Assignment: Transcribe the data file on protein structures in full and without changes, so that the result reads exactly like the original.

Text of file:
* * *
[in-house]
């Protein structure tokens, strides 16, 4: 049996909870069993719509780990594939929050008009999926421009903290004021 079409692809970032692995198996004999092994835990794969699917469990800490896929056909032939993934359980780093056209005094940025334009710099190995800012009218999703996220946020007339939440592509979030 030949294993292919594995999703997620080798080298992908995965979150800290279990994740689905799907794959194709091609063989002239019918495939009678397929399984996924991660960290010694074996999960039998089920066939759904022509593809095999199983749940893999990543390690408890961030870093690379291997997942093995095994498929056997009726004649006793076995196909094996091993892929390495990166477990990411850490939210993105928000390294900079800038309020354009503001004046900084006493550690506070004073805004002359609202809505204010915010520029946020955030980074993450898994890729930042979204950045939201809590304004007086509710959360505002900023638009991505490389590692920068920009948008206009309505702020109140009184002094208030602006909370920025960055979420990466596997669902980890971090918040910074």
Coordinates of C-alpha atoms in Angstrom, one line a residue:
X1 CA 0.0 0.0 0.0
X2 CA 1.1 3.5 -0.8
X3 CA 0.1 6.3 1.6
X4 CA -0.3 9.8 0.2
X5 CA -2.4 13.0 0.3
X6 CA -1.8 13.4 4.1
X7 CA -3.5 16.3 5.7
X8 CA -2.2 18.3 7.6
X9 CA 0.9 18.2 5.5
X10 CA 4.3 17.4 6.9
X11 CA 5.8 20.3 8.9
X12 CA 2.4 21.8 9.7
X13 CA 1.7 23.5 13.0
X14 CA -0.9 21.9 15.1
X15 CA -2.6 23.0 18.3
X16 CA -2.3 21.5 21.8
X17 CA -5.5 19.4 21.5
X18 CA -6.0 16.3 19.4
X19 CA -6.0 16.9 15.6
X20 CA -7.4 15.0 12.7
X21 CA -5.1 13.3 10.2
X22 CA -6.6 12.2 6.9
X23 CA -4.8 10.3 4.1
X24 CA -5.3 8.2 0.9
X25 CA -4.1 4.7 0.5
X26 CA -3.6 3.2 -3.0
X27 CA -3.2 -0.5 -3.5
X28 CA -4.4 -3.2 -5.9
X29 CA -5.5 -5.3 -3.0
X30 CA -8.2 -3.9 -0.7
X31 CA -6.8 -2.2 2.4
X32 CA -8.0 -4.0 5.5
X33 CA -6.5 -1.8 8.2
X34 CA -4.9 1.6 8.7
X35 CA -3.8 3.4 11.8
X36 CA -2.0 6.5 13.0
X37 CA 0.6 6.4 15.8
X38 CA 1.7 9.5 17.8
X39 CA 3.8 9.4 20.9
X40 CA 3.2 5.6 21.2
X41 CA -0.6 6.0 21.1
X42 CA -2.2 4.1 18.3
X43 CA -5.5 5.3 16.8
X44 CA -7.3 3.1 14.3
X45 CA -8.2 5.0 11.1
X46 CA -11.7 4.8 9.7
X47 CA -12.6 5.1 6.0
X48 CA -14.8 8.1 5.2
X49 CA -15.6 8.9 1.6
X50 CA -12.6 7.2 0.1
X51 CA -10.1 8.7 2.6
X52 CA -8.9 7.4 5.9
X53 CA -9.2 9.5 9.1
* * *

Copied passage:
[in-house]
């Protein structure tokens, strides 16, 4: 049996909870069993719509780990594939929050008009999926421009903290004021 079409692809970032692995198996004999092994835990794969699917469990800490896929056909032939993934359980780093056209005094940025334009710099190995800012009218999703996220946020007339939440592509979030 030949294993292919594995999703997620080798080298992908995965979150800290279990994740689905799907794959194709091609063989002239019918495939009678397929399984996924991660960290010694074996999960039998089920066939759904022509593809095999199983749940893999990543390690408890961030870093690379291997997942093995095994498929056997009726004649006793076995196909094996091993892929390495990166477990990411850490939210993105928000390294900079800038309020354009503001004046900084006493550690506070004073805004002359609202809505204010915010520029946020955030980074993450898994890729930042979204950045939201809590304004007086509710959360505002900023638009991505490389590692920068920009948008206009309505702020109140009184002094208030602006909370920025960055979420990466596997669902980890971090918040910074």
Coordinates of C-alpha atoms in Angstrom, one line a residue:
X1 CA 0.0 0.0 0.0
X2 CA 1.1 3.5 -0.8
X3 CA 0.1 6.3 1.6
X4 CA -0.3 9.8 0.2
X5 CA -2.4 13.0 0.3
X6 CA -1.8 13.4 4.1
X7 CA -3.5 16.3 5.7
X8 CA -2.2 18.3 7.6
X9 CA 0.9 18.2 5.5
X10 CA 4.3 17.4 6.9
X11 CA 5.8 20.3 8.9
X12 CA 2.4 21.8 9.7
X13 CA 1.7 23.5 13.0
X14 CA -0.9 21.9 15.1
X15 CA -2.6 23.0 18.3
X16 CA -2.3 21.5 21.8
X17 CA -5.5 19.4 21.5
X18 CA -6.0 16.3 19.4
X19 CA -6.0 16.9 15.6
X20 CA -7.4 15.0 12.7
X21 CA -5.1 13.3 10.2
X22 CA -6.6 12.2 6.9
X23 CA -4.8 10.3 4.1
X24 CA -5.3 8.2 0.9
X25 CA -4.1 4.7 0.5
X26 CA -3.6 3.2 -3.0
X27 CA -3.2 -0.5 -3.5
X28 CA -4.4 -3.2 -5.9
X29 CA -5.5 -5.3 -3.0
X30 CA -8.2 -3.9 -0.7
X31 CA -6.8 -2.2 2.4
X32 CA -8.0 -4.0 5.5
X33 CA -6.5 -1.8 8.2
X34 CA -4.9 1.6 8.7
X35 CA -3.8 3.4 11.8
X36 CA -2.0 6.5 13.0
X37 CA 0.6 6.4 15.8
X38 CA 1.7 9.5 17.8
X39 CA 3.8 9.4 20.9
X40 CA 3.2 5.6 21.2
X41 CA -0.6 6.0 21.1
X42 CA -2.2 4.1 18.3
X43 CA -5.5 5.3 16.8
X44 CA -7.3 3.1 14.3
X45 CA -8.2 5.0 11.1
X46 CA -11.7 4.8 9.7
X47 CA -12.6 5.1 6.0
X48 CA -14.8 8.1 5.2
X49 CA -15.6 8.9 1.6
X50 CA -12.6 7.2 0.1
X51 CA -10.1 8.7 2.6
X52 CA -8.9 7.4 5.9
X53 CA -9.2 9.5 9.1